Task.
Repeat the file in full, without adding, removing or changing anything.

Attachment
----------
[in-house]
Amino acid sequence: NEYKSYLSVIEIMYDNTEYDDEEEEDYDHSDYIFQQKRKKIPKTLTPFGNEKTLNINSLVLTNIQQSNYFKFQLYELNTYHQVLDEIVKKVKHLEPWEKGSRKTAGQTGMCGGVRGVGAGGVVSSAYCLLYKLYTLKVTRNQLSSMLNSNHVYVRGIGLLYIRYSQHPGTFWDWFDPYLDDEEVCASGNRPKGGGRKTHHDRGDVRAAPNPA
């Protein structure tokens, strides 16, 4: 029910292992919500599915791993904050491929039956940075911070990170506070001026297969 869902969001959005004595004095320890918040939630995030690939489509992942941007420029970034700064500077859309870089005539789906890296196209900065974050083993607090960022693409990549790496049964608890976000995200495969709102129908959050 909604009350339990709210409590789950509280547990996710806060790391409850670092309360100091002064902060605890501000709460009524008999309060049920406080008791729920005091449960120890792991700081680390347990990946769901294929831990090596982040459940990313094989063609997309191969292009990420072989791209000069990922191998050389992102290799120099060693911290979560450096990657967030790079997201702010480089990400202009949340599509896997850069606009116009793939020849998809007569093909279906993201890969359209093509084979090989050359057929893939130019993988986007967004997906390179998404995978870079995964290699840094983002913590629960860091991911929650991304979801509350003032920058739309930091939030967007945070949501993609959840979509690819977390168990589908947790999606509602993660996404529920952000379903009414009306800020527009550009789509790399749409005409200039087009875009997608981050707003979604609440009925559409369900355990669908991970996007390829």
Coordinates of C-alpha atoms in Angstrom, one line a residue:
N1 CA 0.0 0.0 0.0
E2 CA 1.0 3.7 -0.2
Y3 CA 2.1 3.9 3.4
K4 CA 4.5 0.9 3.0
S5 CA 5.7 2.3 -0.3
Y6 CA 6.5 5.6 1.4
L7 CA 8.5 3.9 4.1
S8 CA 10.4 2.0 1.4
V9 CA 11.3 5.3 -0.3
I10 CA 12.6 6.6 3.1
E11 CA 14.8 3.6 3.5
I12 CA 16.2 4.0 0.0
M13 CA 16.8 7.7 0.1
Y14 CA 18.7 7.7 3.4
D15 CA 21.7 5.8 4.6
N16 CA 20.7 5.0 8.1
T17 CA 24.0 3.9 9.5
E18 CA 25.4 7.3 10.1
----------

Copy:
[in-house]
Amino acid sequence: NEYKSYLSVIEIMYDNTEYDDEEEEDYDHSDYIFQQKRKKIPKTLTPFGNEKTLNINSLVLTNIQQSNYFKFQLYELNTYHQVLDEIVKKVKHLEPWEKGSRKTAGQTGMCGGVRGVGAGGVVSSAYCLLYKLYTLKVTRNQLSSMLNSNHVYVRGIGLLYIRYSQHPGTFWDWFDPYLDDEEVCASGNRPKGGGRKTHHDRGDVRAAPNPA
């Protein structure tokens, strides 16, 4: 029910292992919500599915791993904050491929039956940075911070990170506070001026297969 869902969001959005004595004095320890918040939630995030690939489509992942941007420029970034700064500077859309870089005539789906890296196209900065974050083993607090960022693409990549790496049964608890976000995200495969709102129908959050 909604009350339990709210409590789950509280547990996710806060790391409850670092309360100091002064902060605890501000709460009524008999309060049920406080008791729920005091449960120890792991700081680390347990990946769901294929831990090596982040459940990313094989063609997309191969292009990420072989791209000069990922191998050389992102290799120099060693911290979560450096990657967030790079997201702010480089990400202009949340599509896997850069606009116009793939020849998809007569093909279906993201890969359209093509084979090989050359057929893939130019993988986007967004997906390179998404995978870079995964290699840094983002913590629960860091991911929650991304979801509350003032920058739309930091939030967007945070949501993609959840979509690819977390168990589908947790999606509602993660996404529920952000379903009414009306800020527009550009789509790399749409005409200039087009875009997608981050707003979604609440009925559409369900355990669908991970996007390829």
Coordinates of C-alpha atoms in Angstrom, one line a residue:
N1 CA 0.0 0.0 0.0
E2 CA 1.0 3.7 -0.2
Y3 CA 2.1 3.9 3.4
K4 CA 4.5 0.9 3.0
S5 CA 5.7 2.3 -0.3
Y6 CA 6.5 5.6 1.4
L7 CA 8.5 3.9 4.1
S8 CA 10.4 2.0 1.4
V9 CA 11.3 5.3 -0.3
I10 CA 12.6 6.6 3.1
E11 CA 14.8 3.6 3.5
I12 CA 16.2 4.0 0.0
M13 CA 16.8 7.7 0.1
Y14 CA 18.7 7.7 3.4
D15 CA 21.7 5.8 4.6
N16 CA 20.7 5.0 8.1
T17 CA 24.0 3.9 9.5
E18 CA 25.4 7.3 10.1